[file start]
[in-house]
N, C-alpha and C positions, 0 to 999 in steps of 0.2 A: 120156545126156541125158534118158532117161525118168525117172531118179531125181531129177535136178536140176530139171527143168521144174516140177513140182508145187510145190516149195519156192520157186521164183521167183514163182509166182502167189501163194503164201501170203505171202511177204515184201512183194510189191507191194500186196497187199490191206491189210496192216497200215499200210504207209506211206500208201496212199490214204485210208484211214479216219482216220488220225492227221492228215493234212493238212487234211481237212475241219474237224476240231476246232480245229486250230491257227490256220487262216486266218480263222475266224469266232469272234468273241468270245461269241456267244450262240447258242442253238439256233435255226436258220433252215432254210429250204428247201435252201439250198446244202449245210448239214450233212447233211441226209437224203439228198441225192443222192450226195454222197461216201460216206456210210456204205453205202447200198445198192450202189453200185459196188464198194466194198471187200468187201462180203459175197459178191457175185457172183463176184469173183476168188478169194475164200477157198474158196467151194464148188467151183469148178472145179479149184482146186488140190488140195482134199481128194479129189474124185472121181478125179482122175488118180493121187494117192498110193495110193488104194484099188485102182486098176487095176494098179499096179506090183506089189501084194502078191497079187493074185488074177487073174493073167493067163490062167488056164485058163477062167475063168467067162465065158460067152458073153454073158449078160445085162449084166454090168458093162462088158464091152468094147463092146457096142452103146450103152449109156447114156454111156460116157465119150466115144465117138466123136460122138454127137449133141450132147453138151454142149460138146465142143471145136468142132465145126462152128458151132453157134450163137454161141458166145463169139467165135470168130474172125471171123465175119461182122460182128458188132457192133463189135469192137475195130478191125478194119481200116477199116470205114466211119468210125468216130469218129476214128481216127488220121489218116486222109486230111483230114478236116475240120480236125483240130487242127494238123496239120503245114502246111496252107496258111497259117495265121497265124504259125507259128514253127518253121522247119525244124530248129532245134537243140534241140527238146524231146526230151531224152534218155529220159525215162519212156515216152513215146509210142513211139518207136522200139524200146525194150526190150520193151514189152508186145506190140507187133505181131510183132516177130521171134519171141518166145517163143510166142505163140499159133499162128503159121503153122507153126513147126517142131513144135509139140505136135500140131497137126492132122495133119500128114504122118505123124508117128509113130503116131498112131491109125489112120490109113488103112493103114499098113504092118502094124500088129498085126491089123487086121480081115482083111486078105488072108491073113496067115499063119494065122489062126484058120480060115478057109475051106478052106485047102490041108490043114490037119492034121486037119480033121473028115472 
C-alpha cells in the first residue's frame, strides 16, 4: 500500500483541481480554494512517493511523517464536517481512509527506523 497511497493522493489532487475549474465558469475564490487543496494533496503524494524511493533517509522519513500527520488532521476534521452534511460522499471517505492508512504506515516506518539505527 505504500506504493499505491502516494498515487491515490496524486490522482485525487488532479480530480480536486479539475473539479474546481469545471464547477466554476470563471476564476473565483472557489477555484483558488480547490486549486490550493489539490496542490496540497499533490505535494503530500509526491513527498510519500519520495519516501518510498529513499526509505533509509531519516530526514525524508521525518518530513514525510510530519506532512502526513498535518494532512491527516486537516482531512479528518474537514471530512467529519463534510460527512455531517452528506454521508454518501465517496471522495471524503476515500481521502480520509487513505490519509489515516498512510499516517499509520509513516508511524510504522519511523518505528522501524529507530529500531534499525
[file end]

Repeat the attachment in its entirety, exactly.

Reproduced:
[in-house]
N, C-alpha and C positions, 0 to 999 in steps of 0.2 A: 120156545126156541125158534118158532117161525118168525117172531118179531125181531129177535136178536140176530139171527143168521144174516140177513140182508145187510145190516149195519156192520157186521164183521167183514163182509166182502167189501163194503164201501170203505171202511177204515184201512183194510189191507191194500186196497187199490191206491189210496192216497200215499200210504207209506211206500208201496212199490214204485210208484211214479216219482216220488220225492227221492228215493234212493238212487234211481237212475241219474237224476240231476246232480245229486250230491257227490256220487262216486266218480263222475266224469266232469272234468273241468270245461269241456267244450262240447258242442253238439256233435255226436258220433252215432254210429250204428247201435252201439250198446244202449245210448239214450233212447233211441226209437224203439228198441225192443222192450226195454222197461216201460216206456210210456204205453205202447200198445198192450202189453200185459196188464198194466194198471187200468187201462180203459175197459178191457175185457172183463176184469173183476168188478169194475164200477157198474158196467151194464148188467151183469148178472145179479149184482146186488140190488140195482134199481128194479129189474124185472121181478125179482122175488118180493121187494117192498110193495110193488104194484099188485102182486098176487095176494098179499096179506090183506089189501084194502078191497079187493074185488074177487073174493073167493067163490062167488056164485058163477062167475063168467067162465065158460067152458073153454073158449078160445085162449084166454090168458093162462088158464091152468094147463092146457096142452103146450103152449109156447114156454111156460116157465119150466115144465117138466123136460122138454127137449133141450132147453138151454142149460138146465142143471145136468142132465145126462152128458151132453157134450163137454161141458166145463169139467165135470168130474172125471171123465175119461182122460182128458188132457192133463189135469192137475195130478191125478194119481200116477199116470205114466211119468210125468216130469218129476214128481216127488220121489218116486222109486230111483230114478236116475240120480236125483240130487242127494238123496239120503245114502246111496252107496258111497259117495265121497265124504259125507259128514253127518253121522247119525244124530248129532245134537243140534241140527238146524231146526230151531224152534218155529220159525215162519212156515216152513215146509210142513211139518207136522200139524200146525194150526190150520193151514189152508186145506190140507187133505181131510183132516177130521171134519171141518166145517163143510166142505163140499159133499162128503159121503153122507153126513147126517142131513144135509139140505136135500140131497137126492132122495133119500128114504122118505123124508117128509113130503116131498112131491109125489112120490109113488103112493103114499098113504092118502094124500088129498085126491089123487086121480081115482083111486078105488072108491073113496067115499063119494065122489062126484058120480060115478057109475051106478052106485047102490041108490043114490037119492034121486037119480033121473028115472 
C-alpha cells in the first residue's frame, strides 16, 4: 500500500483541481480554494512517493511523517464536517481512509527506523 497511497493522493489532487475549474465558469475564490487543496494533496503524494524511493533517509522519513500527520488532521476534521452534511460522499471517505492508512504506515516506518539505527 505504500506504493499505491502516494498515487491515490496524486490522482485525487488532479480530480480536486479539475473539479474546481469545471464547477466554476470563471476564476473565483472557489477555484483558488480547490486549486490550493489539490496542490496540497499533490505535494503530500509526491513527498510519500519520495519516501518510498529513499526509505533509509531519516530526514525524508521525518518530513514525510510530519506532512502526513498535518494532512491527516486537516482531512479528518474537514471530512467529519463534510460527512455531517452528506454521508454518501465517496471522495471524503476515500481521502480520509487513505490519509489515516498512510499516517499509520509513516508511524510504522519511523518505528522501524529507530529500531534499525